How do we know the shape of our Galaxy?

 
An actual image of the Milky Way cannot be taken simply because we live inside of it and can not(at least for now) go outside of it to image it.

If you ever tour the countryside in Eastern or Mediterranean countries, you can see a diffused band of stars(an amazing sight). Galileo in the 17th century pointed a telescope towards a diffused band of Milky Way and saw different stars emitting light and moving across the sky. He showed that the Sun is not the center of the universe as was believed.

Now comes 18th century where two astronomers proposed that the structure of Milky Way was circular with stars going around the central region. They also theorized the idea that bright objects(which were then referred to as nebulas) we’re another universe (it was believed that Milky Way was an infinitely big universe).
In 1785, William Herschel did the first attempt to map the Milky Way.

In the 19th century, using better telescopes astronomers further rectified William Herschel’s map.
But the real excitement begins in the 1900s when telescopes have gotten way better.
Using previous models, Cepheid variables (stars which brighten and dim with a  constant rate), and telescopes, astronomers calculated the diameter of our galaxy to be about 100,000 light-years(actual diameter=105,700 ly).

 

 

 

 Magnitude vs Time curve is constant of Cepheid variables
 

In the same year, Heber Curtis observed a nova in ‘Andromeda Nebula’ and calculated it’s the distance to be roughly 500,000 light-years(actual distance=2.5 million ly) which clearly was beyond the diameter of Milky Way. It caused chaos in the community which was settled by Edwin Hubble in 1926 when he proved that Andromeda and other nebulas and indeed different galaxies and our universe was made of millions if not billions of these galaxies. Now, the question arose: what was the shape of these galaxies?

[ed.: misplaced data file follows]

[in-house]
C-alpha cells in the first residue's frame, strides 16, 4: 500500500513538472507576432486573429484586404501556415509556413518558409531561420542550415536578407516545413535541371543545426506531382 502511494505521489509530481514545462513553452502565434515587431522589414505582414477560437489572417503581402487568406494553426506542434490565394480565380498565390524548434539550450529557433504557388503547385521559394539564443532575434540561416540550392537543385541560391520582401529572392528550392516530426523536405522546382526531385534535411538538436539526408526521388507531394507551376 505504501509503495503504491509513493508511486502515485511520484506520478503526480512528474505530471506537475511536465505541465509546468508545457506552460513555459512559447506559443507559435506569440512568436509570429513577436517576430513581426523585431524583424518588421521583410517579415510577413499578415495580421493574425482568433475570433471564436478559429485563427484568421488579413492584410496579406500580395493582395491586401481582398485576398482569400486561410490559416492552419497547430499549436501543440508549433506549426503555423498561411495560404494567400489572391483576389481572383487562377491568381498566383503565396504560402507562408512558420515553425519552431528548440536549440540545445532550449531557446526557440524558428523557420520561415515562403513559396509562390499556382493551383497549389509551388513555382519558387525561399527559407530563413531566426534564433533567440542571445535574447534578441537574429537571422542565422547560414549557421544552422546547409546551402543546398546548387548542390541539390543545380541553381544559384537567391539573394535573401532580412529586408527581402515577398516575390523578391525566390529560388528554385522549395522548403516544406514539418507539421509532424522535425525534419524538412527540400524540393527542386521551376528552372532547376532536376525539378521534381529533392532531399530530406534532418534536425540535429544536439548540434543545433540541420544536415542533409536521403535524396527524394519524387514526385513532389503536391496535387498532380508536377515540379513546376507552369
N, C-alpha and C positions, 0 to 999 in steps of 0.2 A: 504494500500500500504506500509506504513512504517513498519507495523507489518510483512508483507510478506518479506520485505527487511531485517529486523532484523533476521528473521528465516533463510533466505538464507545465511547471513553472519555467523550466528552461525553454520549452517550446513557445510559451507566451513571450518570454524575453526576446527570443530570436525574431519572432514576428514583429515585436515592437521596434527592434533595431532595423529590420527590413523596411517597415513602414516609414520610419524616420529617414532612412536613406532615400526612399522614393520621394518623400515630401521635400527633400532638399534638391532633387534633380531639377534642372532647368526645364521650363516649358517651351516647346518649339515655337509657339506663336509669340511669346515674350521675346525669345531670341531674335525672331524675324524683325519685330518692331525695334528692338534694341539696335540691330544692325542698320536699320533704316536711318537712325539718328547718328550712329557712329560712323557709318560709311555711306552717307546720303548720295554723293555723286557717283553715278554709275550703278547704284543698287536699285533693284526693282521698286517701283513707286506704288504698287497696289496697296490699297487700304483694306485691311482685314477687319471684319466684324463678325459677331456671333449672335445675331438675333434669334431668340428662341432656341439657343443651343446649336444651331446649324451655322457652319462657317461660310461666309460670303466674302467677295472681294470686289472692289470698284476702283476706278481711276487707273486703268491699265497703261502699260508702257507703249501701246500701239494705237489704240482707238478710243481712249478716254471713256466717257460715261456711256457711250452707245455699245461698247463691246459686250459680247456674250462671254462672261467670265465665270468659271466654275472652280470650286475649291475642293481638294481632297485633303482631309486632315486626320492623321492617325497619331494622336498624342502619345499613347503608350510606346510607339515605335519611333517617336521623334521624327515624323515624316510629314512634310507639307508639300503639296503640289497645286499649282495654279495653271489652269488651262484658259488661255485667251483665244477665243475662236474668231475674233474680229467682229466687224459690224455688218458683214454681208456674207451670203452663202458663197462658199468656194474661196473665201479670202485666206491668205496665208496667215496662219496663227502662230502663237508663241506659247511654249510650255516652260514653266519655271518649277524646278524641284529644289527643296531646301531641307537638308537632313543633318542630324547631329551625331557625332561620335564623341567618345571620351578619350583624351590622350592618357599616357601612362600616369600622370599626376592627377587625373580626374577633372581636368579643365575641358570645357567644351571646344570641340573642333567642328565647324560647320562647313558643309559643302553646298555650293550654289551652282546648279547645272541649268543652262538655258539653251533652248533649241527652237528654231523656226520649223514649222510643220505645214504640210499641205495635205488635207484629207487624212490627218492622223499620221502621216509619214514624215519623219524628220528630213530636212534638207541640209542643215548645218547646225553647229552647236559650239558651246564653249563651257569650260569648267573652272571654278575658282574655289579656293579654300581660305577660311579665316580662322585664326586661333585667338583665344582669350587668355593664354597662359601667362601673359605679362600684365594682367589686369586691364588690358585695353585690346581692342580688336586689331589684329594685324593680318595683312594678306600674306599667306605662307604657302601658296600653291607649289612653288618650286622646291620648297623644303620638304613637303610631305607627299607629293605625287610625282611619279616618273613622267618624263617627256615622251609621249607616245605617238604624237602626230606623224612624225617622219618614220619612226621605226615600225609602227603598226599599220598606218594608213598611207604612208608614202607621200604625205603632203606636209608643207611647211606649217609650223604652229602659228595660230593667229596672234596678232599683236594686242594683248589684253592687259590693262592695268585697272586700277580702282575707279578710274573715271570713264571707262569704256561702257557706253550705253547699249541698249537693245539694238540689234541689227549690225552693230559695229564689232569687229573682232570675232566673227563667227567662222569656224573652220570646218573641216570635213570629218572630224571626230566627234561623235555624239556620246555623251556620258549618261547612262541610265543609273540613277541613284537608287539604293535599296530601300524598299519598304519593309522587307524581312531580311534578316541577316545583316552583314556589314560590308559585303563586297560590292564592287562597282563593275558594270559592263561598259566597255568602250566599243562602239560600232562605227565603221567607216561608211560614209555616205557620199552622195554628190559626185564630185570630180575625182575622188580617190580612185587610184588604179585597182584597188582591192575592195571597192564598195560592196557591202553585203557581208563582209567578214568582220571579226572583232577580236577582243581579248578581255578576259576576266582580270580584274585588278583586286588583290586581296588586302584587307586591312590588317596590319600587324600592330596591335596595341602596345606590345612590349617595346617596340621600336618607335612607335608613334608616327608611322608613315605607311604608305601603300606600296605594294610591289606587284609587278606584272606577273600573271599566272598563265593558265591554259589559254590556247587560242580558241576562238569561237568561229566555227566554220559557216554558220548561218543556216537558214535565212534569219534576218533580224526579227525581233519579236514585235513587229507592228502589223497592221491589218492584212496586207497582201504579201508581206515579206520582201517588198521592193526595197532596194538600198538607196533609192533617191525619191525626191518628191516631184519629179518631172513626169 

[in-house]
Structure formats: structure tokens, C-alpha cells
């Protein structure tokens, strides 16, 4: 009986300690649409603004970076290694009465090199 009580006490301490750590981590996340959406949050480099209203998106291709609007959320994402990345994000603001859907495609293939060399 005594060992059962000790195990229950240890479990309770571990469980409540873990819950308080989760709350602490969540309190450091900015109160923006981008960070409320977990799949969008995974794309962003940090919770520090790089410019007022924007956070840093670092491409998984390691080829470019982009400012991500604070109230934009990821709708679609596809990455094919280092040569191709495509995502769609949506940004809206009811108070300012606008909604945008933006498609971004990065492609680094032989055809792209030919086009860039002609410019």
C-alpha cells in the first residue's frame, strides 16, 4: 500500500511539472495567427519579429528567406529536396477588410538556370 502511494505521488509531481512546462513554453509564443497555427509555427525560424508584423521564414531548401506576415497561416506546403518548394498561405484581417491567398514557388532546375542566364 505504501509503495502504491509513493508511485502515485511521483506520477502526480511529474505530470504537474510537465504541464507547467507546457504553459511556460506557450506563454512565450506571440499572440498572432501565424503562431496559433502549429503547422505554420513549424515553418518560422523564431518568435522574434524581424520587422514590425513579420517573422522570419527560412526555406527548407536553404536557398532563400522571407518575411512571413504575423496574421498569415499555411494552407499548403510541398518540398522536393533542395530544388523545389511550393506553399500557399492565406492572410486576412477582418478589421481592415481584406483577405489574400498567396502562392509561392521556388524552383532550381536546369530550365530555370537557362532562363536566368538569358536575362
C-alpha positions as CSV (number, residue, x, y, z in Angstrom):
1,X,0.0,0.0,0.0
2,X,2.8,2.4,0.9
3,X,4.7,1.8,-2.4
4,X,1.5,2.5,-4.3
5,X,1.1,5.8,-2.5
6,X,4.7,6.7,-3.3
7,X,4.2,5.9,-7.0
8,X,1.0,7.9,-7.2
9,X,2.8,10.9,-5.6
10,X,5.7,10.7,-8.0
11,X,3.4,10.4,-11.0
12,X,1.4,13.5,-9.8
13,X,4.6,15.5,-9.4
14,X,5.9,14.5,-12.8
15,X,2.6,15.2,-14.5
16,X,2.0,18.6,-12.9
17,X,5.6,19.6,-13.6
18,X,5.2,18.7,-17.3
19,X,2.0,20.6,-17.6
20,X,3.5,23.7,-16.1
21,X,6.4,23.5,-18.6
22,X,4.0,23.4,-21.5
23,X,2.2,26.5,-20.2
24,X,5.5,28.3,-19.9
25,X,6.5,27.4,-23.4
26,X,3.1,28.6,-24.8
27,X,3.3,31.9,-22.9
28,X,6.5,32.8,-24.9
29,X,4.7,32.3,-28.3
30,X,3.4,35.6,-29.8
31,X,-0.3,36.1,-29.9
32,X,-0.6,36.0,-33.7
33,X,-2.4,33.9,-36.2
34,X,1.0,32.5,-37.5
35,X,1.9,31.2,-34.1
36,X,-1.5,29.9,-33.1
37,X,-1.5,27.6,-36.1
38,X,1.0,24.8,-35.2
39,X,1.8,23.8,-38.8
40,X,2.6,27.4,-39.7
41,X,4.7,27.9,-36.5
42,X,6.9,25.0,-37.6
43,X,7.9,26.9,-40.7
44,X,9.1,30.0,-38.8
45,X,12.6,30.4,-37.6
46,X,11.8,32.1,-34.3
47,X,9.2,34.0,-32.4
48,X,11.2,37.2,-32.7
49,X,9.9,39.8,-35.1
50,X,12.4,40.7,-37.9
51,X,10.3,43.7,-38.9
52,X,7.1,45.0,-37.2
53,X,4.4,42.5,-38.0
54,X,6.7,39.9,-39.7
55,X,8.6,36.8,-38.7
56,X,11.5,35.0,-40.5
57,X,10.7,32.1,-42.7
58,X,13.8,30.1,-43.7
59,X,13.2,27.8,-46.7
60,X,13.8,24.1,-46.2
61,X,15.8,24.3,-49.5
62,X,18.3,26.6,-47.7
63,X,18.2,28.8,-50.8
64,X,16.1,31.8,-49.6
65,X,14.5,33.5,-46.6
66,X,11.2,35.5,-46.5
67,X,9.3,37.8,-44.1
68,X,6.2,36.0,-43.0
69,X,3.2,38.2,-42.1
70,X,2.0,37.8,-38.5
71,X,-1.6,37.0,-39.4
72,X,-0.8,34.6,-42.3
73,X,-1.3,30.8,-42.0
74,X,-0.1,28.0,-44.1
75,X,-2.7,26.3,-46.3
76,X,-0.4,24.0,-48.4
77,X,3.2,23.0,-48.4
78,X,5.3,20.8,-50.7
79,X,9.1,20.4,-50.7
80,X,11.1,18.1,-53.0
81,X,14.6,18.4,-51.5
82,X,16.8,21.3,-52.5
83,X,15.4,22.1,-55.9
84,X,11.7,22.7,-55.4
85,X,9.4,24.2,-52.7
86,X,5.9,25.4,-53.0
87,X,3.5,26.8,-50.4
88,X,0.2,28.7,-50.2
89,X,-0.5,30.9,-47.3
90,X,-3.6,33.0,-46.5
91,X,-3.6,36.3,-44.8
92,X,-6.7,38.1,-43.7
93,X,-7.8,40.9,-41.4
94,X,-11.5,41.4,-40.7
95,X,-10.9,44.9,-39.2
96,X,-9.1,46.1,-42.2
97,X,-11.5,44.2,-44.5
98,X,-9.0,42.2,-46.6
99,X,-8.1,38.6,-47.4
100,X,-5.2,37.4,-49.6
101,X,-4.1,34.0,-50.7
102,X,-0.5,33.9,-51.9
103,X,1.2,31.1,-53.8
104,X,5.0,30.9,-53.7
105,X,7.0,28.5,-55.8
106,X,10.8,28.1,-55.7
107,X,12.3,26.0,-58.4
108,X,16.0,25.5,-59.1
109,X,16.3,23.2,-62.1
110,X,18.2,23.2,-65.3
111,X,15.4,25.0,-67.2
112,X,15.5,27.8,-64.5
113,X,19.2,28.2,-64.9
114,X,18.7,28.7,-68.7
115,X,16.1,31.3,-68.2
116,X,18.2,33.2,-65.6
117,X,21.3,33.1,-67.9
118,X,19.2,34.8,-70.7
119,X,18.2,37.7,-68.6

So, more advanced telescopes were built and astronomers studied different objects like novas, globular star clusters, open star clusters, stars, dust and eventually found out the most likely shape of the Milky Way and most galaxies: spiral arms around a dense central region.The number of those arms was then worked out by studying the emission spectra of molecular dust clouds in the Milky Way. It turned out then to be 2 but it wasn’t confirmed. The debate over the number of arms still continues even today. In later years, astronomers agreed on 3 spiral arms but a study published in 2013 confirmed it to be 4 with an angle of pitch(angle of curvature from tangents) ranging from 7° to 25°.

A very recent study this year proposed that the Milky Way may actually be more like a warped and twisted disk. Using the data from the WISE survey, the astronomers behind this paper studied 1339  Cepheid Variable stars in our galaxy. Instead of being a flat plane like disk it’s warped.

The stars don’t follow the warped nature of the gas clouds. Even though most of the recent studies focused on making the map, not explaining it, the authors’ leading hypothesis is that the outer disk is dragged along with, by Milky Way’s inner disk of stars, which results in the flat plane of the galaxy being distorted

      


How do we know the shape of our Galaxy?3 min read

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